Ever since the Wright brothers' first flight, researchers have hunted for lighter, stronger materials for aircraft parts and engines. In recent years, much of this search has focused on an exotic metal called gamma titanium aluminide. It is lighter than the nickel- and cobalt-based superalloys used in most aircraft engines, and it can withstand the superhigh temperatures generated by the most efficient jet engines. But there's a problem: The metal is extremely brittle--and shaping it into the thin foils, or sheets, that are mixed with ceramic fibers to form shafts, turbine blades, and other crucial structural parts of an engine has proved impossible.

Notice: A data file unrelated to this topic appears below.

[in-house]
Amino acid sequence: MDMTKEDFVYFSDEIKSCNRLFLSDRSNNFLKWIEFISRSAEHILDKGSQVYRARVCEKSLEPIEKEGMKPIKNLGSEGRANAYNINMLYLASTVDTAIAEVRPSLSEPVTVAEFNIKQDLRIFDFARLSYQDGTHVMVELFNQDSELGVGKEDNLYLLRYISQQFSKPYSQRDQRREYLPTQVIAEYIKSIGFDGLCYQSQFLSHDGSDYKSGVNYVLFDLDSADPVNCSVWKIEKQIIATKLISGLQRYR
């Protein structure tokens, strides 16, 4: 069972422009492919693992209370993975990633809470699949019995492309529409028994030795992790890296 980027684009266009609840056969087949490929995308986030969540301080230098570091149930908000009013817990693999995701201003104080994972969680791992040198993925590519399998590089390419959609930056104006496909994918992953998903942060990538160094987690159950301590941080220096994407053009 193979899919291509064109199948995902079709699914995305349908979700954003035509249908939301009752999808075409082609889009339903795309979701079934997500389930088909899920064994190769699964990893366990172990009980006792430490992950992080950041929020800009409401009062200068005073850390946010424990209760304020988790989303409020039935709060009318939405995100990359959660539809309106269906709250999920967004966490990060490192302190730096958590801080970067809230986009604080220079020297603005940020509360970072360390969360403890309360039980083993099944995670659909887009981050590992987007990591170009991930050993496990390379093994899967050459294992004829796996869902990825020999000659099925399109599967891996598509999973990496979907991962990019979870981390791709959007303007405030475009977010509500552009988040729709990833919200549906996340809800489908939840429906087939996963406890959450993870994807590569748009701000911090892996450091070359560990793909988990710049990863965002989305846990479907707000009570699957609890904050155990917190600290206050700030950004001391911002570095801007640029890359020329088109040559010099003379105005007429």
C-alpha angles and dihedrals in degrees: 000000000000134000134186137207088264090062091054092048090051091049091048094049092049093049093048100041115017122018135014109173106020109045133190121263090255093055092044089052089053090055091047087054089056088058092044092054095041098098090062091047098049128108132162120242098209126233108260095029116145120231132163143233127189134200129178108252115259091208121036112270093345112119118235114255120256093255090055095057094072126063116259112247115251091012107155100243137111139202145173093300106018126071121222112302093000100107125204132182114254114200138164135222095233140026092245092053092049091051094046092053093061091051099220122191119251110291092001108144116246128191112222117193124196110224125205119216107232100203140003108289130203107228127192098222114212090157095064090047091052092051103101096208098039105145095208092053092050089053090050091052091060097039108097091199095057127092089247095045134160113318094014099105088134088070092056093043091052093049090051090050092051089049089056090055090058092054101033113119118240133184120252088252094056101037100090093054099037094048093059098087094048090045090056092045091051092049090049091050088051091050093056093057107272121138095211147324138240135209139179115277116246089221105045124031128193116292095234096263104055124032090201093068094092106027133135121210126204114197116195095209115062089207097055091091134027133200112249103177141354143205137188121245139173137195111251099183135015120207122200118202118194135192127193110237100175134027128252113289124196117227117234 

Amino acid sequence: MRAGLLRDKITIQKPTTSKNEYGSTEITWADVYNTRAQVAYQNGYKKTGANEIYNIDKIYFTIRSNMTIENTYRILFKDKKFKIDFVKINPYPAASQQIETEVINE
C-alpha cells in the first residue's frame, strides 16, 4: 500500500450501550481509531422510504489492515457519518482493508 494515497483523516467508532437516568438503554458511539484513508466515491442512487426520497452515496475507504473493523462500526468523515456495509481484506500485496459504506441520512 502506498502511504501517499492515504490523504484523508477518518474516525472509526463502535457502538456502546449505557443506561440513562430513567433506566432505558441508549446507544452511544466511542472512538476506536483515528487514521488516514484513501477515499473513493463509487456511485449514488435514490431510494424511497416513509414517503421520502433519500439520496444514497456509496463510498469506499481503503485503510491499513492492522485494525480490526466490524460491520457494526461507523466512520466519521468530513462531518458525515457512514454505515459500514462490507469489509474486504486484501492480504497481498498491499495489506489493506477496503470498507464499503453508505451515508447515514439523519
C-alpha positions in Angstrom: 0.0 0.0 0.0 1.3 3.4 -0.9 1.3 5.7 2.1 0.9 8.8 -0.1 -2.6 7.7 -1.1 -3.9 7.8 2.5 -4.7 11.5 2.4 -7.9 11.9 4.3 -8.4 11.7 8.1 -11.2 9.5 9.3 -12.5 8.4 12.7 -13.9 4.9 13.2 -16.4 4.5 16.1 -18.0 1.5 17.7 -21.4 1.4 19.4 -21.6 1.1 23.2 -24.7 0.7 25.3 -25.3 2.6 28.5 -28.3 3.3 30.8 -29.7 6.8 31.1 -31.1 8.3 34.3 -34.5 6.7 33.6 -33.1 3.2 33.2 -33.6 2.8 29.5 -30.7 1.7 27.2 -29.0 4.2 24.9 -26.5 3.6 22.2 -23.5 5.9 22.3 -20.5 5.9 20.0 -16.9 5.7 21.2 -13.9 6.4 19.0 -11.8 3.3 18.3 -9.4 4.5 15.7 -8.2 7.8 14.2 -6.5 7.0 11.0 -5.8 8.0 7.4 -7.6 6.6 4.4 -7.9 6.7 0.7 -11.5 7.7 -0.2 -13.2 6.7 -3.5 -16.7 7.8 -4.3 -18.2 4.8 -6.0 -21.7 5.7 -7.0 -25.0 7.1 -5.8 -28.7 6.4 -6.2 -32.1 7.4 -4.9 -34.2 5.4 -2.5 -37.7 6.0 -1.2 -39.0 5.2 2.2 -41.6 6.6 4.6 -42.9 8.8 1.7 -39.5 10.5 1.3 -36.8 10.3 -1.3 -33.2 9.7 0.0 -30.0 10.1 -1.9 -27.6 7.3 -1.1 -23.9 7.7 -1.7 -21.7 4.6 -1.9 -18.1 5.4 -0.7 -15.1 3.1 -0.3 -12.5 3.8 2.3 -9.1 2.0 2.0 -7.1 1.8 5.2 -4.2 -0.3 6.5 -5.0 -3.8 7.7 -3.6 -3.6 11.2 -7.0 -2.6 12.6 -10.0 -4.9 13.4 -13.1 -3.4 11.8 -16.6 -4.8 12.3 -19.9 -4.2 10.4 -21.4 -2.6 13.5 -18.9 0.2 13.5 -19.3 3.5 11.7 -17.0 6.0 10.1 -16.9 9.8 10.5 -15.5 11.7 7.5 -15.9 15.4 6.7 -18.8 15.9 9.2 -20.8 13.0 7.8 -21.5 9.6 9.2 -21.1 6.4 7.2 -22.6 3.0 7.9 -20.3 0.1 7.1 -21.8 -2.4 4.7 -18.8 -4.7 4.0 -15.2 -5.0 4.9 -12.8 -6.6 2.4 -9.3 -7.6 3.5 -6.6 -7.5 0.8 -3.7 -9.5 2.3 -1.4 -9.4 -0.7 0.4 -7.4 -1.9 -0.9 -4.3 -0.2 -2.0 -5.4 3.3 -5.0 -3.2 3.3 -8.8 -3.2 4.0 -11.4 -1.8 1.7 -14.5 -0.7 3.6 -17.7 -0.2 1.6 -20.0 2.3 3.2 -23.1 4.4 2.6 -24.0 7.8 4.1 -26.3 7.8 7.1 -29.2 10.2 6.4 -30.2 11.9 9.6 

Now, researchers at Texas Instruments Inc.'s Metallurgical Materials Div. in Attleboro, Mass., have found a potentially economical way of producing the foils. It's a proprietary method for manufacturing the metal at room temperature, or "cold rolling" the foils. Using this process, engineers can tailor the foils for particular uses by controlling the physical properties of the material. The next step is to bring down the manufacturing cost so that the metal can compete with the superalloys--something TI is optimistic it can do. One big benefit: TI claims that with this process, a NASA-Air Force timetable to double jet-engine efficiency by the year 2000 should be met.